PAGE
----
Examine your information hardware on a regular basis and have routine checks for software updates and patches. This is especially important for servers, routers, and backup systems.

Use stronger passwords

Consider using a password generator and manager. Inform your employees that strong passwords should have a combination of letters, numbers, and characters. Require all passwords to be changed on a regular basis.

Multifactor authentication for email and network access can also help keep your systems secure, with passcodes sent via text or a cell phone app. Do not keep passwords written down where they could be stolen.

Secure your computers

Have all employees use passwords to log onto their computers, with automatic log offs for periods of inactivity. Make sure every workstation has a lock for each laptop and keep computers in a secure location. Use wiping programs to remove sensitive data, instead of deleting, to prevent risk of a data leak.

Secure your network

A virtual private network (VPN) uses encryption and hides your IP addresses to help protect your network from hacking. Use a VPN and firewalls for all connected devices, including for those working offsite.

You should also require encryption for all data transmissions, especially if they contain sensitive information.

Use Wi-Fi routers and connected devices with Protected Access 2 (WPA2) which uses encryption keys for each device that connects to your wireless Internet.

Install email filtering, antivirus, anti-malware, and anti-spyware software on every device that connects to your company’s network.

Monitor your network

Install programs that can watch out for signs of a data breach by detecting suspicious activities. These include:

  • Several logon attempts from unknown users or devices
  • High amounts of traffic during an unusual time of day
  • Large data transfers, especially if they involve new or unknown users
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A business owner and an employee detecting a data breach.
How to detect a data breach

Detecting a data breach is key to mitigating damage and preventing future breaches and cyberattacks.

Stay vigilant

Regular security audits can alert you to system vulnerabilities and signs of noncompliance among your employees. Consider having an outside party perform a vulnerability assessment and look for any weak spots in your security systems.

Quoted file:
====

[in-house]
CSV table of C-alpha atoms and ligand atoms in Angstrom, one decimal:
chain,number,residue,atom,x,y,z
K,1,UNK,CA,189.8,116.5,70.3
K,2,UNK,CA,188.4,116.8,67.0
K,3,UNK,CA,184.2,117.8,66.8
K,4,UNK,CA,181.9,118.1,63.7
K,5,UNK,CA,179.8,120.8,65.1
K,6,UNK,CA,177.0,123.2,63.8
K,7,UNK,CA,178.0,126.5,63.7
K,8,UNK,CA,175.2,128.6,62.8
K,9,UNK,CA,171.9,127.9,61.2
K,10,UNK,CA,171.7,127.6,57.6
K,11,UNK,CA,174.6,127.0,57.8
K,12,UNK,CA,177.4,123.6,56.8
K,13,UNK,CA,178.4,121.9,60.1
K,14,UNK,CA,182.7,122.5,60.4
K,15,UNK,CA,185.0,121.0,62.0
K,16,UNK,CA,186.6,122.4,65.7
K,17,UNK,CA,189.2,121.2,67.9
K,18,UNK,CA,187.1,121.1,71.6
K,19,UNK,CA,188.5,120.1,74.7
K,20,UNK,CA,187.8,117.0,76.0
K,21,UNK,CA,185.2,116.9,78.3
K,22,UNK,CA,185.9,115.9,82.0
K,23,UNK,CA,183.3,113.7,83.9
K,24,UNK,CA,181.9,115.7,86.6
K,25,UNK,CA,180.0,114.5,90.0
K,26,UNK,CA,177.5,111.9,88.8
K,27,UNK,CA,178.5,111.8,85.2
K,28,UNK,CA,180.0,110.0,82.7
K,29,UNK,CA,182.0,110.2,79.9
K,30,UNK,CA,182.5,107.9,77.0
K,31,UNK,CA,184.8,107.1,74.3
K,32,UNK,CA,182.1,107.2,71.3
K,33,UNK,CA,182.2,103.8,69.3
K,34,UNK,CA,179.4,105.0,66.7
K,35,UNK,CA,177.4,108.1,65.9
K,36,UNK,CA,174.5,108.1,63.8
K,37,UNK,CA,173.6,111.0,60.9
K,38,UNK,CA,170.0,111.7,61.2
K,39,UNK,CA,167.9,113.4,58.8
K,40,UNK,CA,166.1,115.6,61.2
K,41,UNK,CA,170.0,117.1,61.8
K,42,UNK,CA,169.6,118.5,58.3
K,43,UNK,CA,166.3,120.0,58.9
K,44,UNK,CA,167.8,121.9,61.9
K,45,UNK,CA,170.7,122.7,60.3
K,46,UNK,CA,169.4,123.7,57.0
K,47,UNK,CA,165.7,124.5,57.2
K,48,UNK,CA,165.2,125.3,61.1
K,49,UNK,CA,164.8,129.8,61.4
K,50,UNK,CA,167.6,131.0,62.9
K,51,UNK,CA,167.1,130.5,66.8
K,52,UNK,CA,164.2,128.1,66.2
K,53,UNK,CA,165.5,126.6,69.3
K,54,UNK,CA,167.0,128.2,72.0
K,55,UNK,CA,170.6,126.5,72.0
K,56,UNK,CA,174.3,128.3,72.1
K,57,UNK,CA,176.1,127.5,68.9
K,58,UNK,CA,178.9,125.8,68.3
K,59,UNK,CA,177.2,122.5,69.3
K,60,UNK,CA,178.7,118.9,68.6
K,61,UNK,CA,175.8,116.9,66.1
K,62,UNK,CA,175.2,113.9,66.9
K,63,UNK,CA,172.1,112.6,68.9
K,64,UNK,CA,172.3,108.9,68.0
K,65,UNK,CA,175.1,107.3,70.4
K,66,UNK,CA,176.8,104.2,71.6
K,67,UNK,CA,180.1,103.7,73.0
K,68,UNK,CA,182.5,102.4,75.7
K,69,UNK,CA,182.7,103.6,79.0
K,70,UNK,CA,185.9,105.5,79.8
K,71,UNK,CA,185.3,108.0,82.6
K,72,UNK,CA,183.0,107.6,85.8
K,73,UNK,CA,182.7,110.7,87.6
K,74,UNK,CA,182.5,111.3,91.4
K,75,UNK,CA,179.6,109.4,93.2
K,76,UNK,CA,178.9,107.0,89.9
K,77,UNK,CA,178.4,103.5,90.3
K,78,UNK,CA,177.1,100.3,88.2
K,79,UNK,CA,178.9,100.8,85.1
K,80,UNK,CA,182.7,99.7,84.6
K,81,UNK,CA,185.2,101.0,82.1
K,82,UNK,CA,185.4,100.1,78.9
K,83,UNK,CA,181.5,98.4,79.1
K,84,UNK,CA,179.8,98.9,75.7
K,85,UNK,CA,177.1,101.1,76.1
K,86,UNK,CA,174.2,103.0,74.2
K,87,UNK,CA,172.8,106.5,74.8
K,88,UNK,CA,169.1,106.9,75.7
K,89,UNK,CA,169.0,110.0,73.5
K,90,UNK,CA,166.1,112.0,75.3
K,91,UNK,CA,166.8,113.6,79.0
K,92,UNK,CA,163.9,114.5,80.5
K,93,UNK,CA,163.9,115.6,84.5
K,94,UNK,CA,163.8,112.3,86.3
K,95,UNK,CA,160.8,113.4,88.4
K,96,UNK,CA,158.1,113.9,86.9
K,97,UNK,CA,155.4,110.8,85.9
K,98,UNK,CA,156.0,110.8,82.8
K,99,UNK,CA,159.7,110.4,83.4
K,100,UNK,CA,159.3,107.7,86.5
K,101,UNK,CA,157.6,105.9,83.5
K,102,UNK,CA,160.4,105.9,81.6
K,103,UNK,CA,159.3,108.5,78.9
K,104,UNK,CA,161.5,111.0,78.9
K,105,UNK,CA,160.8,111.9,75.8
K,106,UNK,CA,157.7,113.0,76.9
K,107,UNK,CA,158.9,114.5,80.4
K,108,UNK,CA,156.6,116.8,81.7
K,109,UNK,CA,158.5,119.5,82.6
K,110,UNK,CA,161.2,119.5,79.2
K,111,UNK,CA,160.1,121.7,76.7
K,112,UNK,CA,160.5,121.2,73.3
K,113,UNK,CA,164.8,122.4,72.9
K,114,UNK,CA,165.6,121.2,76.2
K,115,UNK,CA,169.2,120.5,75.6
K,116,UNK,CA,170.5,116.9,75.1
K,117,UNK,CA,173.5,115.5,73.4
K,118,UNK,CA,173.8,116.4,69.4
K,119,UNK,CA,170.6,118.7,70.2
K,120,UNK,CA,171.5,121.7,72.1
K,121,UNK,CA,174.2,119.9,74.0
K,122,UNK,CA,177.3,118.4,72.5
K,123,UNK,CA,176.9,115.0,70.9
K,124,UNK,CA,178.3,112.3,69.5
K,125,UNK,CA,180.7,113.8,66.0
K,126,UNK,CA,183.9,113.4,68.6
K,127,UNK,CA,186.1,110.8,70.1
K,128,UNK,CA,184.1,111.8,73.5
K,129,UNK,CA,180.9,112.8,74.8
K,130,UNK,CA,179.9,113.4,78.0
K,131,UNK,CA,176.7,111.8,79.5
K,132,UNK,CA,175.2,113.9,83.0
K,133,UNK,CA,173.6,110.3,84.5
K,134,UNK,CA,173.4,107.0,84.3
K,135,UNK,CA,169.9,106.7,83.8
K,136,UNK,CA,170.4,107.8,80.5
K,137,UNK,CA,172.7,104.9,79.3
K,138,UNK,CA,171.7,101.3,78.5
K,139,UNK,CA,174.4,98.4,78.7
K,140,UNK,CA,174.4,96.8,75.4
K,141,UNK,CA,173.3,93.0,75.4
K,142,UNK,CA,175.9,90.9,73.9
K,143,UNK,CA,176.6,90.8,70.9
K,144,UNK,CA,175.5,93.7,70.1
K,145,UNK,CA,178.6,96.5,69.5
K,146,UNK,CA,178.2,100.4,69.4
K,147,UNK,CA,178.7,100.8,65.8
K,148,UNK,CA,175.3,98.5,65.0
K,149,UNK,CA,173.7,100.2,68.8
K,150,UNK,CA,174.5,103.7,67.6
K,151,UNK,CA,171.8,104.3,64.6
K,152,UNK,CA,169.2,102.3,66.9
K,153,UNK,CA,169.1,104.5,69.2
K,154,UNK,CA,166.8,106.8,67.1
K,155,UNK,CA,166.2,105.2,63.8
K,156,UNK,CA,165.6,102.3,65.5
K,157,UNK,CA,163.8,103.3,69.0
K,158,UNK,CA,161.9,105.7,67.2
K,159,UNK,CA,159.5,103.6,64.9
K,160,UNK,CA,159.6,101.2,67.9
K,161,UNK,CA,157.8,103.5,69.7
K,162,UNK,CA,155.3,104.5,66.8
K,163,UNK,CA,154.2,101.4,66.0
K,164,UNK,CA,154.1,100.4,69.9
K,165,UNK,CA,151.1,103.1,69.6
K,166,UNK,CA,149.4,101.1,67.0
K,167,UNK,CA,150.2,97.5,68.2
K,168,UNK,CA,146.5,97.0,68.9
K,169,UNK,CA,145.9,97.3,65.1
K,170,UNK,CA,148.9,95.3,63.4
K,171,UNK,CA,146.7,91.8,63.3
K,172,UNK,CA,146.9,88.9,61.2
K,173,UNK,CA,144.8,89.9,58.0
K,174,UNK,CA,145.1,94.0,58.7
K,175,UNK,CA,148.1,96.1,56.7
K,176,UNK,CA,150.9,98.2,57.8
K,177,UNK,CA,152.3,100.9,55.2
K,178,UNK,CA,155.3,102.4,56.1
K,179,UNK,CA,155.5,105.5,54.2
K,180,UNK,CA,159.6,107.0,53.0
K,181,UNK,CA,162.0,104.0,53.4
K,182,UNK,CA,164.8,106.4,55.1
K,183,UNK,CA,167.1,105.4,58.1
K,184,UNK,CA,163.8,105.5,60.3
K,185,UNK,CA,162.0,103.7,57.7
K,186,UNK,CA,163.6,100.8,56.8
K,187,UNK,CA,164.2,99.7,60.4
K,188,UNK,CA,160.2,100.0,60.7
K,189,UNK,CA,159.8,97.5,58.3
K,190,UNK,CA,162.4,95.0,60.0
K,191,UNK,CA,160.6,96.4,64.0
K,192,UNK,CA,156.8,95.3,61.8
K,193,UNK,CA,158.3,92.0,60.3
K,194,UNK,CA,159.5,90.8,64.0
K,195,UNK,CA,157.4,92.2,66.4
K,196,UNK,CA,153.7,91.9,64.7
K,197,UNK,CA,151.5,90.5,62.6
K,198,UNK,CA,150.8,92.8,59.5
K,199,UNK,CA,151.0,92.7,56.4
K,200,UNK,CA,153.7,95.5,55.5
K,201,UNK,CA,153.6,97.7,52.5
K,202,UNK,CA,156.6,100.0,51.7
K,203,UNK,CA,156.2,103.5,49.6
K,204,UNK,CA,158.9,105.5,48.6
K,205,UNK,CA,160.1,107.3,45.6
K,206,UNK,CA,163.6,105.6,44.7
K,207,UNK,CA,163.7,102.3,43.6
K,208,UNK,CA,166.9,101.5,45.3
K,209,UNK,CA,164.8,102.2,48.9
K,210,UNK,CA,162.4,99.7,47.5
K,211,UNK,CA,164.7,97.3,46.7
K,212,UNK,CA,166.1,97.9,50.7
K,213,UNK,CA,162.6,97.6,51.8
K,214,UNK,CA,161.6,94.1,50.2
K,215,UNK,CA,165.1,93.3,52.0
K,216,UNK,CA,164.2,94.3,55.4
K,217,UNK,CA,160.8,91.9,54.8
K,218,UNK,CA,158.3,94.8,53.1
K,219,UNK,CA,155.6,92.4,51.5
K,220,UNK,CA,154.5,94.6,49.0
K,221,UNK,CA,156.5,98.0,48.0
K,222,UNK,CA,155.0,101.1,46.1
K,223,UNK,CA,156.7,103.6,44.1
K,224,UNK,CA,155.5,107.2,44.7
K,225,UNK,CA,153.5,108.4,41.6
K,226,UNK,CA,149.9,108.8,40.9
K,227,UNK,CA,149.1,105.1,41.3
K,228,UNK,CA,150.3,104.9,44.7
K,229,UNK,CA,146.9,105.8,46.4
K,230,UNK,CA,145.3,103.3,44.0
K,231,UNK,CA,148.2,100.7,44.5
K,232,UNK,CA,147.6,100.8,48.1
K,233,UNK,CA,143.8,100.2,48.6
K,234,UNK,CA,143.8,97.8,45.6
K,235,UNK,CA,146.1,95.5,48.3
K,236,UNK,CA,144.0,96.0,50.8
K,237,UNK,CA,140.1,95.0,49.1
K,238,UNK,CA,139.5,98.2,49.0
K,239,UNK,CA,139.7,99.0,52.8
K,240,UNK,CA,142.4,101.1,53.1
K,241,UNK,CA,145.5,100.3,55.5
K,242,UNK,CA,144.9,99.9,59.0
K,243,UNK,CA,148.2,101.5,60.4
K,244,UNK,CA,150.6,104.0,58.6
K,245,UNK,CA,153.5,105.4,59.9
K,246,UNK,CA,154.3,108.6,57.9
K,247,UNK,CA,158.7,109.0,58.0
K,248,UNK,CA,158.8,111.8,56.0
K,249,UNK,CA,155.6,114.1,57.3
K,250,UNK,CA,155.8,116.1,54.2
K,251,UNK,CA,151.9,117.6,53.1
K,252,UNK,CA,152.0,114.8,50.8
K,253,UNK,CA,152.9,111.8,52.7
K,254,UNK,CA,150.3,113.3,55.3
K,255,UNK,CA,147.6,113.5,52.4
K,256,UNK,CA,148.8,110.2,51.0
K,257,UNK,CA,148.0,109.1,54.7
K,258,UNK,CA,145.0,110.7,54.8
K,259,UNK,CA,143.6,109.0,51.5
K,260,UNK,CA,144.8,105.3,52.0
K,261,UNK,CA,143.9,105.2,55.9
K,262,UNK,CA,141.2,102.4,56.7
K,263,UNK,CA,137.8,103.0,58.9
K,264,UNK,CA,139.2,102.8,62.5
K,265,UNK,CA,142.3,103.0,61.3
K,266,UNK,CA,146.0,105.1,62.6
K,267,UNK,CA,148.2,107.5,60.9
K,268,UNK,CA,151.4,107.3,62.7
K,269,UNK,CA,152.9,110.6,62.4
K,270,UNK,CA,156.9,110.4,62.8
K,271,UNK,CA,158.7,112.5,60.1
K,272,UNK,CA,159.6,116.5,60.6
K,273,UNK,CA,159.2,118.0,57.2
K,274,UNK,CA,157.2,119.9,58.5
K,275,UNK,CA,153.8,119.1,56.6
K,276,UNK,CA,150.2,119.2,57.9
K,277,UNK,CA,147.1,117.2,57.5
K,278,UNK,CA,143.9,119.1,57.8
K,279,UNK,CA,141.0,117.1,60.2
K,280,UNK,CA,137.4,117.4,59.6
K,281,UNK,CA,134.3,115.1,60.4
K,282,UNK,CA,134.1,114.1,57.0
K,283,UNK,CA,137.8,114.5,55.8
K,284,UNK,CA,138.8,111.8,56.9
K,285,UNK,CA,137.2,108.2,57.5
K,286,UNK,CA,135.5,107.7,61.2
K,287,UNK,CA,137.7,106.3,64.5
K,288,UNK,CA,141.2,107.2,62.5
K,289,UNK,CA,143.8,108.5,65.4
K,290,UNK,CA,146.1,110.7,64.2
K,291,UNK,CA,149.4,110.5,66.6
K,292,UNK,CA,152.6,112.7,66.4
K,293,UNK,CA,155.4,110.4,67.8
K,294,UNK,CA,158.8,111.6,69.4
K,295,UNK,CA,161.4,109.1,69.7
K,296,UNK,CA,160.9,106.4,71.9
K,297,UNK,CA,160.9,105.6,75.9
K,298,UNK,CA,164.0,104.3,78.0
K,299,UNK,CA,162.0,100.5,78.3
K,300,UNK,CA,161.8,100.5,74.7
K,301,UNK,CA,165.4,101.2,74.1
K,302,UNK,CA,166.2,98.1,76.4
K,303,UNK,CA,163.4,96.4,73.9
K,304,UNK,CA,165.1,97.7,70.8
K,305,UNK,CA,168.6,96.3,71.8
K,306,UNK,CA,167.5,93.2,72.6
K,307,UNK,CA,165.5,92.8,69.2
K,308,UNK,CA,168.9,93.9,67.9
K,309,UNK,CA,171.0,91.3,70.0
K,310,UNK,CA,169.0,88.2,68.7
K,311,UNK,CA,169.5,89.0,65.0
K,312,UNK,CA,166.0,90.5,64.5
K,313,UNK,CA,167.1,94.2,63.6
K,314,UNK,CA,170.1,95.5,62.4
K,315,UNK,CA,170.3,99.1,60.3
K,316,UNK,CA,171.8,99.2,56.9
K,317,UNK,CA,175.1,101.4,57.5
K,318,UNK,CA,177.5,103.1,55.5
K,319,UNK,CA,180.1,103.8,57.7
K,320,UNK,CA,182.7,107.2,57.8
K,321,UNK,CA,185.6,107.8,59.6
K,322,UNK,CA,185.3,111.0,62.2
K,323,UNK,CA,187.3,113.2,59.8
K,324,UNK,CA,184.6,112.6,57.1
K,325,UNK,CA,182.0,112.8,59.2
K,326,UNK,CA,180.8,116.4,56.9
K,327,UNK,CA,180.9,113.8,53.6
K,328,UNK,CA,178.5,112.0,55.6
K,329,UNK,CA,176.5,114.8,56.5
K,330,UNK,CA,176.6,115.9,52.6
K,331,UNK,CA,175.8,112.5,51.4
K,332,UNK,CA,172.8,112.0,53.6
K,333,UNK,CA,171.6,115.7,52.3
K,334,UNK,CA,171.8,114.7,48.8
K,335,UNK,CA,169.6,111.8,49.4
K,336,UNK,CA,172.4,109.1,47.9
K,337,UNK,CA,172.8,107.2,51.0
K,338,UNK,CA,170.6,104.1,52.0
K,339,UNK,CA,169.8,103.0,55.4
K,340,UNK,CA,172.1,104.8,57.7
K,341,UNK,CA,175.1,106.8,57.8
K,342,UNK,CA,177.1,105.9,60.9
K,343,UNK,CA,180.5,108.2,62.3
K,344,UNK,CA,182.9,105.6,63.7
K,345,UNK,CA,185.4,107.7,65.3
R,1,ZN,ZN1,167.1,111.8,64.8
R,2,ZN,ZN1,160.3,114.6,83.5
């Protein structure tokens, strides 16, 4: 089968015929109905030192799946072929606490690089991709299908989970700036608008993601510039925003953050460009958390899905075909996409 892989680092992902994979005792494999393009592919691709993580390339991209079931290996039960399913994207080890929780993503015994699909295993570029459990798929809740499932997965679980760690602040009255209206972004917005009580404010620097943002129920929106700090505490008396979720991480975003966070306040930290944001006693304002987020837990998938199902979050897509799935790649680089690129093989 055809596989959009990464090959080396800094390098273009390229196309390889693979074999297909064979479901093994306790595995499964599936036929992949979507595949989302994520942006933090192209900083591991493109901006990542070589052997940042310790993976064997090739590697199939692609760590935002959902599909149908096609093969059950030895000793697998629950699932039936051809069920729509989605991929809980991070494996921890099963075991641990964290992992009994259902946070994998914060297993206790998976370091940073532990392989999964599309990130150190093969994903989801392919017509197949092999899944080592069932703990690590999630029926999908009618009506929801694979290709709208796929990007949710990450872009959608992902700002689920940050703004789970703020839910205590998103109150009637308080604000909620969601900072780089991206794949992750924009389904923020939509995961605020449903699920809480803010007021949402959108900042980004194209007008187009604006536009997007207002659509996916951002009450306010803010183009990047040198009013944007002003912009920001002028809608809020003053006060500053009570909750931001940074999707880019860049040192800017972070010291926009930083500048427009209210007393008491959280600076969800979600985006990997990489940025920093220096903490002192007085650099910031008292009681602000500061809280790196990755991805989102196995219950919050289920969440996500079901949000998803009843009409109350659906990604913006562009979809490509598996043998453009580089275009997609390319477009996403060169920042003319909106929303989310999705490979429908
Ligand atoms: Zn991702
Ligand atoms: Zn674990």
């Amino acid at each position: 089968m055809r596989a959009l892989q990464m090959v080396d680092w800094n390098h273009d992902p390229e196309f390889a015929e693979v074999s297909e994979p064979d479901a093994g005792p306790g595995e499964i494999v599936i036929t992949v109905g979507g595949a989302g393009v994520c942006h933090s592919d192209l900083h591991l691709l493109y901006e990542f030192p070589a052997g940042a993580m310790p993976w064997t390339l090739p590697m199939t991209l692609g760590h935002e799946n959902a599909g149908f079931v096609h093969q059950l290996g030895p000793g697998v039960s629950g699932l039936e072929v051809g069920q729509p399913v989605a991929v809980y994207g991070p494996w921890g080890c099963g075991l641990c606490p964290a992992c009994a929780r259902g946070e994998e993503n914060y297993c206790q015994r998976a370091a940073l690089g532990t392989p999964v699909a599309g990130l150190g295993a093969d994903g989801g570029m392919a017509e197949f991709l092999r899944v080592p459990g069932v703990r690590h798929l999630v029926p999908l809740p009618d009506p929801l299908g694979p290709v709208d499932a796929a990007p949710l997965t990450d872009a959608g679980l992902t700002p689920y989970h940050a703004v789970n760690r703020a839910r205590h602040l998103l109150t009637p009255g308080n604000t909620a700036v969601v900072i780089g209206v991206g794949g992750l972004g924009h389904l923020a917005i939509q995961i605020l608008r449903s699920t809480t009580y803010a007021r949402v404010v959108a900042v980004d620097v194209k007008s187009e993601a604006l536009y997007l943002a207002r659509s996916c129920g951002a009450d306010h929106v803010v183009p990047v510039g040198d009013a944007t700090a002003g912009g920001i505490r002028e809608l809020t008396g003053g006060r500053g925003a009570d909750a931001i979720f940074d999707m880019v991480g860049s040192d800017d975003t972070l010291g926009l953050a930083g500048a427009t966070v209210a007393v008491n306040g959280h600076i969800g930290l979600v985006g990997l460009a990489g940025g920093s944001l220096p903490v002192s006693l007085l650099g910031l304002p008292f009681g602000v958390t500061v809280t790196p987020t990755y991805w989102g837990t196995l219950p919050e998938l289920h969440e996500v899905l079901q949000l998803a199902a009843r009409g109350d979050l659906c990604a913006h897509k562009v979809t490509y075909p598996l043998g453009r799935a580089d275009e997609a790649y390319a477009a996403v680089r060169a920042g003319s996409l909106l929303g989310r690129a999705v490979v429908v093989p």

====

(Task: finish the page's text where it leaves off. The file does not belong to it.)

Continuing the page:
Protect yourself

Even with the best prevention plan in place, data breaches can still occur when you least expect them. Having coverage in the event of a breach can often help guide you in your response. Should a data leak force your business to temporarily close, a cyber liability insurance policy could help cover any business interruption expenses

If you are also responsible for a client's network, many contracts often require errors and omissions insurance, also known as professional liability insurance. This policy protects you when a client sues over professional negligence, such as an error or oversight in their cybersecurity. Cyber liability insurance will also pay for your legal costs if that client sues you for failing to prevent a data breach or cyberattack at their business.

Have a data breach response plan

Because the risk of a data breach is so high these days, someone on your team should be a point of contact for responding to security breaches.

Your response plan may include internal and external experts who can secure your systems, stop the breach, identify the extent of the data loss, and notify those affected. Your response plan can also include an attorney who specializes in data privacy and cybercrime.

Cybersecurity resources for small businesses

The Federal Communications Commission's Cyberplanner is a tool designed for small businesses to create customized cybersecurity plans.

The Cybersecurity and Infrastructure Security Agency provides information on software vulnerabilities, patches, and malware.

The Federal Trade Commission supplies information on how to reduce your cybersecurity risks, plus videos that could be used for employee training.

The Small Business Administration is a trusted source of information on cyberthreats, malware, viruses, ransomware, and phishing.

The Better Business Bureau provides cybersecurity resources for businesses and consumers.